Tesla chief’s Twitter acquisition has prompted some of the biggest rivals of the electric vehicle maker to stop advertising and promoting their brands on Twitter.
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The list of the companies that paused ads on the social media platform includes some of the biggest automakers like General Motors, Ford, Mazda and Volkswagen that has brands like Audi, Porsche.
Companies are uncertain about the direction of Twitter under the new ownership of Musk and the impact of the changes made by him.
General Motors and Ford were among the first automakers to say they won’t be putting ads on the platform until they understand the scope of the changes made on Twitter by its new chief, Forbes reported.
General Motors said that they are engaging with Twitter to evaluate the direction of the platform under their new ownership.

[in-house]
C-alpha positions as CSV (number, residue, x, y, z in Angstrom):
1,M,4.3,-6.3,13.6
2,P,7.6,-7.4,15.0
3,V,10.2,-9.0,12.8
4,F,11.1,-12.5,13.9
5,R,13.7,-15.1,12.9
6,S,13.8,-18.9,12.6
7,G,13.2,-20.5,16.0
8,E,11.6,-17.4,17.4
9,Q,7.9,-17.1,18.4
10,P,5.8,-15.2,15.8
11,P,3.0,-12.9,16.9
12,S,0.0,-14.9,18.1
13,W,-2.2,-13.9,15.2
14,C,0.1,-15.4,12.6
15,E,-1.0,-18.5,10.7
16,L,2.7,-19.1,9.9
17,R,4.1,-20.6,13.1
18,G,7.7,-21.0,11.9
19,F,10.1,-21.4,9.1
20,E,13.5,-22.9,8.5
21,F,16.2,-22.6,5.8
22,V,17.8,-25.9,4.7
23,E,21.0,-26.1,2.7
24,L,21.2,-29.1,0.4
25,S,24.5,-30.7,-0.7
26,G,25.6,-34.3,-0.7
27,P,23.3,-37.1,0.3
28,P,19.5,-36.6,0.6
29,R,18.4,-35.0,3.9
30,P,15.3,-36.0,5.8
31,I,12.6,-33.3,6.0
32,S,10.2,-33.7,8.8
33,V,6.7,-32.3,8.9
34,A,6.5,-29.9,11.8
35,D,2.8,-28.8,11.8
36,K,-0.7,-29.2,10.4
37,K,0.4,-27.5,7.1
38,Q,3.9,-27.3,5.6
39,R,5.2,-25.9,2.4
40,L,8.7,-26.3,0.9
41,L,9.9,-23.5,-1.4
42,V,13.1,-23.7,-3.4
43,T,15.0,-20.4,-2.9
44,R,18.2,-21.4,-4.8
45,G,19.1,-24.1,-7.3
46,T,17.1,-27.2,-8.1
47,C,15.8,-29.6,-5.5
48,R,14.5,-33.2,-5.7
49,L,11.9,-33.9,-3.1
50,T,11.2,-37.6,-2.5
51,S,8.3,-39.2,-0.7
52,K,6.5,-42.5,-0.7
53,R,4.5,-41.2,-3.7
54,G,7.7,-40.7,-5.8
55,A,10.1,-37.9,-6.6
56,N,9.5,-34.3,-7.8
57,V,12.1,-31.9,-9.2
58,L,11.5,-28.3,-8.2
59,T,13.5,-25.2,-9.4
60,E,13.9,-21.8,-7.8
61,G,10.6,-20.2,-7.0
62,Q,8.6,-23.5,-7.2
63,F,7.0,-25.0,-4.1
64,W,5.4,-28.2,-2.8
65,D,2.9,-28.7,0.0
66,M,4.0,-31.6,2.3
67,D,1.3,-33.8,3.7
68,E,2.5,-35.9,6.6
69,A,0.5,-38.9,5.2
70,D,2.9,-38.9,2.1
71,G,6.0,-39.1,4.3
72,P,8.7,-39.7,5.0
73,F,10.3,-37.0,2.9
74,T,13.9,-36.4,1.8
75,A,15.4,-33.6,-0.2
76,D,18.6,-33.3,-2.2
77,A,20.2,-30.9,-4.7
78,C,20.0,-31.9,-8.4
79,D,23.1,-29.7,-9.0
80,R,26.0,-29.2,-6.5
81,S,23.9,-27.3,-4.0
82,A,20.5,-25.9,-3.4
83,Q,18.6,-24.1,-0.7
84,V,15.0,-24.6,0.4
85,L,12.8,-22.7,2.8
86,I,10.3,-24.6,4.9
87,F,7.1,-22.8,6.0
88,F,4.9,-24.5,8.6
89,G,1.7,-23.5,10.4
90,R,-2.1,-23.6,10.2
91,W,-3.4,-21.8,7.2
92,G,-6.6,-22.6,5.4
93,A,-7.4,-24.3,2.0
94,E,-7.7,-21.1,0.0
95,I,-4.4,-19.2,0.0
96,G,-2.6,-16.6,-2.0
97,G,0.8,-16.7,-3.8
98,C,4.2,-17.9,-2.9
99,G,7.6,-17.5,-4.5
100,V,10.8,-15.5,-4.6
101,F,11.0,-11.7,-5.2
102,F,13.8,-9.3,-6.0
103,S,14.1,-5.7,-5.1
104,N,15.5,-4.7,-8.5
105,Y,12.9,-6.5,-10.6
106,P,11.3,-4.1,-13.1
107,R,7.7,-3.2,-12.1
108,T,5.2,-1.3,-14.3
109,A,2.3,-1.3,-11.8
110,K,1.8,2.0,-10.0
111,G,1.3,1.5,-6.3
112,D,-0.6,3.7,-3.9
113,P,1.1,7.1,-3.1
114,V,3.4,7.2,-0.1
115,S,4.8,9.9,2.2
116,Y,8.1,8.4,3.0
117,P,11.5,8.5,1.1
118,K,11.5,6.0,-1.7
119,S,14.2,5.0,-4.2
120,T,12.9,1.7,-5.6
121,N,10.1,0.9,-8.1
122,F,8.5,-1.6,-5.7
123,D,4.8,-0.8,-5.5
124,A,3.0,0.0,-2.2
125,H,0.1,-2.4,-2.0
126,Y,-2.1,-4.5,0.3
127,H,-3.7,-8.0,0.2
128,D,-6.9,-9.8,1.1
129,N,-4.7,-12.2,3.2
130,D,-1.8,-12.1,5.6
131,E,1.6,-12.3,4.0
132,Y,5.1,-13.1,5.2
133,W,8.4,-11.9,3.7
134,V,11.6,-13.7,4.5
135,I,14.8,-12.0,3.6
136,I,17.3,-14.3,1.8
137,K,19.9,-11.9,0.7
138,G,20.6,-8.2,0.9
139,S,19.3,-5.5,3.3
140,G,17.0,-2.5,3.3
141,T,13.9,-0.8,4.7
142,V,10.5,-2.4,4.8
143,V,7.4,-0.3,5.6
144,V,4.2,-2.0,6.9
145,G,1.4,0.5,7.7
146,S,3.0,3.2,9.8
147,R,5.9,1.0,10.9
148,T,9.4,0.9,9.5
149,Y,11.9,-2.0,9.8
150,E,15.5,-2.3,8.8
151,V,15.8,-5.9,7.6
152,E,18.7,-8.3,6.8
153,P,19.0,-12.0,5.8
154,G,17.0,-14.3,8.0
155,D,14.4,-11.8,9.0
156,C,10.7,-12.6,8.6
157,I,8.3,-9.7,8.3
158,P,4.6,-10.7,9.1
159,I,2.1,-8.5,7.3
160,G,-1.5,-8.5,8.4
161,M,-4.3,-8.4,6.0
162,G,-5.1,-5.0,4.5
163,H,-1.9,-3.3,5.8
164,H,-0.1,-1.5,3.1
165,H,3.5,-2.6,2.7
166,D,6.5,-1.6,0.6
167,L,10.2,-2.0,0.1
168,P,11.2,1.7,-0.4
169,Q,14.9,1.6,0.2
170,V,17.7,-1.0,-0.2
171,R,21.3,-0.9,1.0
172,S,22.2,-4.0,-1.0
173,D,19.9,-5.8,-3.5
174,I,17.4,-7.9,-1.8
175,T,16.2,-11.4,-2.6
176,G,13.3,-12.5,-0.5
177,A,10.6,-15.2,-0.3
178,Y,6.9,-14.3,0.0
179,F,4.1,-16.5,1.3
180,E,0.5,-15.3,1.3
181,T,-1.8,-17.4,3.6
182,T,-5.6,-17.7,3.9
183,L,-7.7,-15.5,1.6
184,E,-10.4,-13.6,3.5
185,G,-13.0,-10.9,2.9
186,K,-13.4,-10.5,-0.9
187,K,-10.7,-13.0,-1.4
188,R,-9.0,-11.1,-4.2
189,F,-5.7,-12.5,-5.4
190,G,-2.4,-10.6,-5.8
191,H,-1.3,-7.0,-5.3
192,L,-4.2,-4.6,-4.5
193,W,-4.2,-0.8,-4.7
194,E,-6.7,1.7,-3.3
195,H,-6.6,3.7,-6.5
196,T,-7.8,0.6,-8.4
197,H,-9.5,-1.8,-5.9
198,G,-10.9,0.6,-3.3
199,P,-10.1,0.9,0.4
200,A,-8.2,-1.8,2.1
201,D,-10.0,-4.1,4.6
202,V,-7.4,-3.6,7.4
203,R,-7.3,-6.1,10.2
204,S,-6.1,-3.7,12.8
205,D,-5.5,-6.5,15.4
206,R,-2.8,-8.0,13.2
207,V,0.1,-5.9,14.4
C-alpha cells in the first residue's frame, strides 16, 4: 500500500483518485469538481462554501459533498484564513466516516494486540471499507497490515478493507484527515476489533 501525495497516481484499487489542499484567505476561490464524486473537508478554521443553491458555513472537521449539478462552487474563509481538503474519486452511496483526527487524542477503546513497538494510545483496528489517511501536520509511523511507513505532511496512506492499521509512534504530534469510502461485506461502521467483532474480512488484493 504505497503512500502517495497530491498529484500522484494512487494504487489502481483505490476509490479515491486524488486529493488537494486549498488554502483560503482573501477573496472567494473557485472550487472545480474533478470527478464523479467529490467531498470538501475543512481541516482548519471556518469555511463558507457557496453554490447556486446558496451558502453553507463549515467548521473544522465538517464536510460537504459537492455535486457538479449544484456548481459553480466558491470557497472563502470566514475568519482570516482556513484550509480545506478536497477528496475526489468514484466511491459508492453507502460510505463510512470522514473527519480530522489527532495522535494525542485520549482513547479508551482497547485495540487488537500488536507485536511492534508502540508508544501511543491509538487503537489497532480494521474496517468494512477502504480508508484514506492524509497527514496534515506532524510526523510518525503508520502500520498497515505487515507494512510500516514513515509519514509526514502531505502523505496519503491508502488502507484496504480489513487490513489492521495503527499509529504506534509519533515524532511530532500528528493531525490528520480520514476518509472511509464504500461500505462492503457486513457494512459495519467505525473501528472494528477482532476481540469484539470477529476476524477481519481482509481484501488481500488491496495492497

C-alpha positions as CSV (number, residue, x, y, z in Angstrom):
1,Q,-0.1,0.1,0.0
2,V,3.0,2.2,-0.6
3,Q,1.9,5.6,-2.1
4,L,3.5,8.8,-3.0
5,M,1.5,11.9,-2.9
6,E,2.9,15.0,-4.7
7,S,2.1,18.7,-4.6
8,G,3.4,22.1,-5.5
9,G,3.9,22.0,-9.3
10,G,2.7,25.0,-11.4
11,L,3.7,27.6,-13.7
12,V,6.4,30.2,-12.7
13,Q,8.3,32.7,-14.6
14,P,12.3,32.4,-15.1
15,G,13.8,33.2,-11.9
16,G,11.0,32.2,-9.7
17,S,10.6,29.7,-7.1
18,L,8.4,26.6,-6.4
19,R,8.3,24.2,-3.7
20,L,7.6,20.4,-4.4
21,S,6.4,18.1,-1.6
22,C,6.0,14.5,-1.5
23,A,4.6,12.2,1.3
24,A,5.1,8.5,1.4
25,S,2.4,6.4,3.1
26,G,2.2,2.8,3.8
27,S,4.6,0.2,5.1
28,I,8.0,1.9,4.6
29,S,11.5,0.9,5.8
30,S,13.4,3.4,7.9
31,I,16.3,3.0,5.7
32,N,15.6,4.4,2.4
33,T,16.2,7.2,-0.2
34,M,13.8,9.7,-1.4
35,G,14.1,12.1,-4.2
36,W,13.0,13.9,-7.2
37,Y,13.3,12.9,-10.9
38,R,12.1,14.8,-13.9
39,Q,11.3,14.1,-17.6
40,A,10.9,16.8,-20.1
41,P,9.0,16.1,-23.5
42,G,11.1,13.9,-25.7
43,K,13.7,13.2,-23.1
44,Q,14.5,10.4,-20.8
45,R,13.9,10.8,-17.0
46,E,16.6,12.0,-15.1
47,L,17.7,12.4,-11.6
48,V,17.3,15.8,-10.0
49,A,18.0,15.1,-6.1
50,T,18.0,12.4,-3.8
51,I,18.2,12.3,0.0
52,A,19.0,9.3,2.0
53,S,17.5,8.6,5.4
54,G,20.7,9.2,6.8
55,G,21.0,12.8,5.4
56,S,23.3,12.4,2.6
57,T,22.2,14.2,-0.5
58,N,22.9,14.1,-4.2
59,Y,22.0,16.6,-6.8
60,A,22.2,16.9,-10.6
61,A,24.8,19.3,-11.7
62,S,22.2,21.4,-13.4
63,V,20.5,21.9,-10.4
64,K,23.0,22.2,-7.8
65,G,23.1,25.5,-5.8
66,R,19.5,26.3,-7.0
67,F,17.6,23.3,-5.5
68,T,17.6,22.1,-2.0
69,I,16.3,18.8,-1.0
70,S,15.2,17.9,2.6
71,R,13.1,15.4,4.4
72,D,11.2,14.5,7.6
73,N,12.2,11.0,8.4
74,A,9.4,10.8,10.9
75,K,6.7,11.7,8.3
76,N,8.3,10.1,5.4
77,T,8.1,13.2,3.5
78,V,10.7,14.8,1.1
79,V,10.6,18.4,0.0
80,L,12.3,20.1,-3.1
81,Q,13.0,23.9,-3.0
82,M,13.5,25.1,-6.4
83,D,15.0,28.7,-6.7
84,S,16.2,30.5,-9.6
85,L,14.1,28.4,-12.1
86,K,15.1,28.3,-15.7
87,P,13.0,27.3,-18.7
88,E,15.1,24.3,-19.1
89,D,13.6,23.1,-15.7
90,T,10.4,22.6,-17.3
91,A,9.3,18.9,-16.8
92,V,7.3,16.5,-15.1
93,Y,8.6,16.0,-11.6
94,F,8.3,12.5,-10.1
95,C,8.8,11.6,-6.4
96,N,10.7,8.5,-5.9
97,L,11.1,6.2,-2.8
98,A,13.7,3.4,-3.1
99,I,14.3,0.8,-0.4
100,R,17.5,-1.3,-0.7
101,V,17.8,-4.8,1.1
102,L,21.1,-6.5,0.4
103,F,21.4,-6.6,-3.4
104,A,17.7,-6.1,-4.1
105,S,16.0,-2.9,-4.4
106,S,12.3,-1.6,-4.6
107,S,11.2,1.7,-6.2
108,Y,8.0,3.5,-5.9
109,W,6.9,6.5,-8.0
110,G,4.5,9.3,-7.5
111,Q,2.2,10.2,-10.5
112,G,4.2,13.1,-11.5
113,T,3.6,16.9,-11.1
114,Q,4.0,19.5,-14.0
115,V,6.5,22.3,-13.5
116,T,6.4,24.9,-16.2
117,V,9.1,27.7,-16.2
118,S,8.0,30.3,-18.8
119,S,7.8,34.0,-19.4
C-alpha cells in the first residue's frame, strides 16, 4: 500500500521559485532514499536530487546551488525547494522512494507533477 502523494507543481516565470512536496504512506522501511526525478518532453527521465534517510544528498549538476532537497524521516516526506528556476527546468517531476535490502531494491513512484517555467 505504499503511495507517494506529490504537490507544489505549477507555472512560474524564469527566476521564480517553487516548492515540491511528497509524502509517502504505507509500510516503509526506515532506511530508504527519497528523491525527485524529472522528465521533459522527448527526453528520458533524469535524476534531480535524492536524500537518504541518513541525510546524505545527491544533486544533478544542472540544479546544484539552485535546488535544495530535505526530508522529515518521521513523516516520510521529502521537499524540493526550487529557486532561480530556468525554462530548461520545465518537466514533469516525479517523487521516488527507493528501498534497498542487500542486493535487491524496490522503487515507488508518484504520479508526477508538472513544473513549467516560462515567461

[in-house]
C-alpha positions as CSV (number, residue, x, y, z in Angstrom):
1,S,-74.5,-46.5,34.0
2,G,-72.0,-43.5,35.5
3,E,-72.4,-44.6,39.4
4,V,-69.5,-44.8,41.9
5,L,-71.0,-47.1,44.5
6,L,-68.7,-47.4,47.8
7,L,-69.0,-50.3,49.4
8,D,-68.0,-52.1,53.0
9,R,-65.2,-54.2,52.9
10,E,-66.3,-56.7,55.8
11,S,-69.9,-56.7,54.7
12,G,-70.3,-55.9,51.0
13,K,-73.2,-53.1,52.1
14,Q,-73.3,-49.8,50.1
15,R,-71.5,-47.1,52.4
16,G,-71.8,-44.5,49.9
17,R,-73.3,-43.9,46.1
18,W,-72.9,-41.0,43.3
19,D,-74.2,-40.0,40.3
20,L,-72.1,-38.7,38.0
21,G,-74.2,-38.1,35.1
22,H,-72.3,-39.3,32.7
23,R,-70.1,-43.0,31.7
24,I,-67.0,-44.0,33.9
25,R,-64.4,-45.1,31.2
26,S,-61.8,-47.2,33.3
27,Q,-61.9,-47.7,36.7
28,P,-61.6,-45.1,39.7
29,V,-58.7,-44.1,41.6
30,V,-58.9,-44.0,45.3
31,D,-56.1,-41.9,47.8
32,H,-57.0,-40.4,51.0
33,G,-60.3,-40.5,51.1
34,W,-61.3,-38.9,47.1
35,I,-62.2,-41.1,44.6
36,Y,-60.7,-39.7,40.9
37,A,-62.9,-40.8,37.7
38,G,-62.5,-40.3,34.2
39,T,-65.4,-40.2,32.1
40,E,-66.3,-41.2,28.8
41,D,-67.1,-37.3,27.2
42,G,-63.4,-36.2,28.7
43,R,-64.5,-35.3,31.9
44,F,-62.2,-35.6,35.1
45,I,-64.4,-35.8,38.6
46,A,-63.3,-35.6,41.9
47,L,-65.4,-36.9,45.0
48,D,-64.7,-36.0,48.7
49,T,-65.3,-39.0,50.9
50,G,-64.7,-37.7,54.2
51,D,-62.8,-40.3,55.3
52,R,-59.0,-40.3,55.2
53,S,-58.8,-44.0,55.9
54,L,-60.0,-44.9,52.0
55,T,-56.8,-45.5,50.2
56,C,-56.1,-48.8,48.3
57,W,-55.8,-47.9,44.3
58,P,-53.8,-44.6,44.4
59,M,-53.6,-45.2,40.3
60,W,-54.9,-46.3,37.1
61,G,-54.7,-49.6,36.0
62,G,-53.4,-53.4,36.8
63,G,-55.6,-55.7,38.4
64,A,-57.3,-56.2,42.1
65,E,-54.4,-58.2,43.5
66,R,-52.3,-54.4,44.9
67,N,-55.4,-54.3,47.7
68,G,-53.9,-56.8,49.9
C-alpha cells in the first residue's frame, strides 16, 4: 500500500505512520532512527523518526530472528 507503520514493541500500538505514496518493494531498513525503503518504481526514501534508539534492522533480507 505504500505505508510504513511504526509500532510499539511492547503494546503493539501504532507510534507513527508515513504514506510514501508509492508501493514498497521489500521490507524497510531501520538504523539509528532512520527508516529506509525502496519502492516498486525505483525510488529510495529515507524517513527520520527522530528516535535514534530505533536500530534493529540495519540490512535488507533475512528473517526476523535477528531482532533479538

Stellantis also said that they will pause paid advertising posts until they have a clear understanding of the future of the platform, Reuters reported.
Companies like Volkswagen have stopped advertising on Twitter due to concerns about how Twitter will moderate content, Forbes reported.
Some automakers like Stellantis-owned Citroen hinted at a typical situation being created by advertising on a platform owned by the man who also owns a rival carmaker.
“Hello to the social media platform owned by one of our competitors,” French automaker Citroen said in a cryptic tweet.
There is also growing fear that Musk’s decision to monetize verified accounts will flourish misinformation and hate speech on Twitter.
Paid Twitter verification may lead to the blue tick losing its value if it becomes too easily available. It may lead to rampant misinformation and chaos, Aparajita Bharti, founding partner, TQH Consulting, a Delhi-based consultant, said to The Hindu.
Advertisers like the Volkswagen Group fear that their advertising may appear alongside objectionable content putting the brand reputation at stake.
There are concerns if the new policies will curtail free speech, and flourish cyber threats.
“Elon Musk’s plan to charge verified users will further attract cybercrimes,” Rajarshi Bhattacharyya, chairman and managing director of Process IT Global, a Kolkata-based consulting company, said to The Hindu.